Failures, mistakes, and sin are things we all have in common. It is the unfortunate bond we have with all of humanity: no matter what our pasts are like, or how our current lives appear, the fallen state of the human existence is something that ties us all. Yet more often than not, those who are unsaved live with more freedom in who they were made to be rather than Christians. True enough, unbelievers don't have God's law, but Christians can mistakenly think that the law is something they have to live up to. They have fallen into the trap of equating God's perfect law with their own lives.

The reason the law was given was to prove we need a Saviour. As I'm sure many of you have heard before, the law is like a mirror. It shows us where we lack. But rubbing your face with the mirror does not wash off the dirt. We cannot be "good" simply by keeping the law. We cannot be perfect in our own strength. When Christ died, He made the way for us to live under God's grace. Jesus fulfilled the law because we couldn't. He was the one Who washed us clean, when we were unable. Under the blood of Jesus, our sins are forgiven, and we are made righteous once again. Paul says, "Therefore, there is now no condemnation for those who are in Christ Jesus". So why do we as Christians live life as though we are "not enough" and that our failures are something we should cover up and hide? Shouldn't we instead be open about how little we are on our own, and how big God is in within us?

Now don't get me wrong, this is not to say that you should air your dirty washing for all to see, so's to speak. It's not to say you should be constantly degrading yourself or declaring every negative thing about your character, your looks, or your past to anyone who will hear you. Hear me: there is a difference between hiding your failures, and being real. Being real doesn't hide your failures behind a mask of good intentions and perfect words. It doesn't hide behind the illusion of a "good Christian face", it doesn't masquerade an immaculate life that is all together all the time. What is being real?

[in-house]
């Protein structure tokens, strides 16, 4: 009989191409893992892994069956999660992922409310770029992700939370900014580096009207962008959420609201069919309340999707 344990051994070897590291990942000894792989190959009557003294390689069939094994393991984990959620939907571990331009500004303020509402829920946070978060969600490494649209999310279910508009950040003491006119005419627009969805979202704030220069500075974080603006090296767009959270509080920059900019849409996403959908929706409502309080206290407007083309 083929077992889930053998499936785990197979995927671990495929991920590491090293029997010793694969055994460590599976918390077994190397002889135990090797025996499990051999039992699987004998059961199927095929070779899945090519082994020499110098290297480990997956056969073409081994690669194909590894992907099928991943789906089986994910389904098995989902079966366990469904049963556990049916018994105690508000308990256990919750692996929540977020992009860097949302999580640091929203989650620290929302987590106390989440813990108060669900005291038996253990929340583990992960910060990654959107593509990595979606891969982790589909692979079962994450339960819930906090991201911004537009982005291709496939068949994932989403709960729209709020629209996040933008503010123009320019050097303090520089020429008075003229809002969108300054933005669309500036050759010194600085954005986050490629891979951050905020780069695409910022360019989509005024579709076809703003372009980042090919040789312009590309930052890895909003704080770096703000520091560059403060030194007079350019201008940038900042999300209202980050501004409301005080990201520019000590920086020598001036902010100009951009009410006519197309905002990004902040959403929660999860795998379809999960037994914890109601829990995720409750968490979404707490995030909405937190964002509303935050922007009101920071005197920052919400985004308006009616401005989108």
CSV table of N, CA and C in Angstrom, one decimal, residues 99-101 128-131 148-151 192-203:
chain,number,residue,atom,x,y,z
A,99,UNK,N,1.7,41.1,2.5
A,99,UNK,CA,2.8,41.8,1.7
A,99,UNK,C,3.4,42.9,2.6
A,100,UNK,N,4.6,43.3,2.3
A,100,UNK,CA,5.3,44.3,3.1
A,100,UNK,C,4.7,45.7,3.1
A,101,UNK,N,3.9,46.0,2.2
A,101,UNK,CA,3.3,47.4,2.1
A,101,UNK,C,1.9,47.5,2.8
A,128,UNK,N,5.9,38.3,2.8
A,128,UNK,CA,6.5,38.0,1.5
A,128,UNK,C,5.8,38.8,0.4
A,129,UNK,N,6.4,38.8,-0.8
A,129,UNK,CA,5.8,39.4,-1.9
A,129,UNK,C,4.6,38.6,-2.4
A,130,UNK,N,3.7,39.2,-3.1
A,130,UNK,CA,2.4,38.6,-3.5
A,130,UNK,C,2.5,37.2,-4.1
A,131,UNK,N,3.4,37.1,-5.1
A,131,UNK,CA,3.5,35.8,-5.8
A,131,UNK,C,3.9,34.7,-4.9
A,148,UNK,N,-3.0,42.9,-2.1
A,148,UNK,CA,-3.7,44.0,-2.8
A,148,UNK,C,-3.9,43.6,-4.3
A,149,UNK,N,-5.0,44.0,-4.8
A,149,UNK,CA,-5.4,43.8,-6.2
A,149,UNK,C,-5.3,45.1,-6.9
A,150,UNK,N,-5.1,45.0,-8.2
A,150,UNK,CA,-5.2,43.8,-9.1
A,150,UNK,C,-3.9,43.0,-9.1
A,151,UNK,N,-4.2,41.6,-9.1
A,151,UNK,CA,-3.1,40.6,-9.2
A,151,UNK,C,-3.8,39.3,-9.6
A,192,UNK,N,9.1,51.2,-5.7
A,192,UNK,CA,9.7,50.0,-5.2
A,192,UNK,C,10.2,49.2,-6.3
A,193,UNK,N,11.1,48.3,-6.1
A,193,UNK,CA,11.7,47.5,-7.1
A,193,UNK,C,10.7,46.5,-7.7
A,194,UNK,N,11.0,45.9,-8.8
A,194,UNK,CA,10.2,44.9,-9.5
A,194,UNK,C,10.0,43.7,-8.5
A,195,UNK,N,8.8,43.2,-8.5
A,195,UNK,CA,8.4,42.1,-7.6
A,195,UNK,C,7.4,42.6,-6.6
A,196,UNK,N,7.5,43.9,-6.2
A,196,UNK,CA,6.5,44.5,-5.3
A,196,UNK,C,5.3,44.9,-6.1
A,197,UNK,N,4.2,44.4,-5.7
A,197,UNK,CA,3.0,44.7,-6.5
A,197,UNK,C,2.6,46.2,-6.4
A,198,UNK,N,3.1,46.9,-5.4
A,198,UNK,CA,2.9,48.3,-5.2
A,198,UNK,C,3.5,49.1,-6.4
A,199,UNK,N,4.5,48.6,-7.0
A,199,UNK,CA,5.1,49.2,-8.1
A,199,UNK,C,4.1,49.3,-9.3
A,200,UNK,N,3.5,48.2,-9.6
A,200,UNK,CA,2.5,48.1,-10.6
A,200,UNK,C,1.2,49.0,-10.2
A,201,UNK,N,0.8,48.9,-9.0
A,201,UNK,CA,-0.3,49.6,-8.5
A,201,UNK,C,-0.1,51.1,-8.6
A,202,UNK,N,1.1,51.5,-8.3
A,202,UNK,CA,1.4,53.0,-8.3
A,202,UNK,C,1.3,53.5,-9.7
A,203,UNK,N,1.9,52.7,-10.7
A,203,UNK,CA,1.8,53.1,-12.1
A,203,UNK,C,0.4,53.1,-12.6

“Real isn't how you are made,' said the Skin Horse. 'It's a thing that happens to you. When a child loves you for a long, long time, not just to play with, but REALLY loves you, then you become Real.'
'Does it hurt?' asked the Rabbit. 
'Sometimes,' said the Skin Horse, for he was always truthful. 'When you are Real you don't mind being hurt.' 
'Does it happen all at once, like being wound up,' he asked, 'or bit by bit?' 
'It doesn't happen all at once,' said the Skin Horse. 'You become. It takes a long time. That's why it doesn't happen often to people who break easily, or have sharp edges, or who have to be carefully kept. Generally, by the time you are Real, most of your hair has been loved off, and your eyes drop out and you get loose in the joints and very shabby. But these things don't matter at all, because once you are Real you can't be ugly, except to people who don't understand.” 
- The Velveteen Rabbit

Being real isn't about how you look on the outside. Being real is to be inside out; letting who you are in your heart be evident on your face - no masks. Being real is to know that you have made mistakes, but also to know that God's grace covers you and makes you whole. Being real means you are honest about your weaknesses to the people who care enough to ask. Being real means you don't pretend everything is okay, but you are able to cry and get angry about things, and you are free to vent pent up feelings to the Lord without fear of His condemning you. Being real means you don't fear what people might think of you, because let's be honest - if a person doesn't like you for your shortcomings, it says a lot more about their shortcomings, rather than yours (They say people hate in others what is true about themselves). Being real, is being open. Honest. Free, with nothing to hide. And yes, at times it will hurt, but that is how you know you are real. That is how you know you aren't masquerading a fake persona. Plastic can't feel, after all.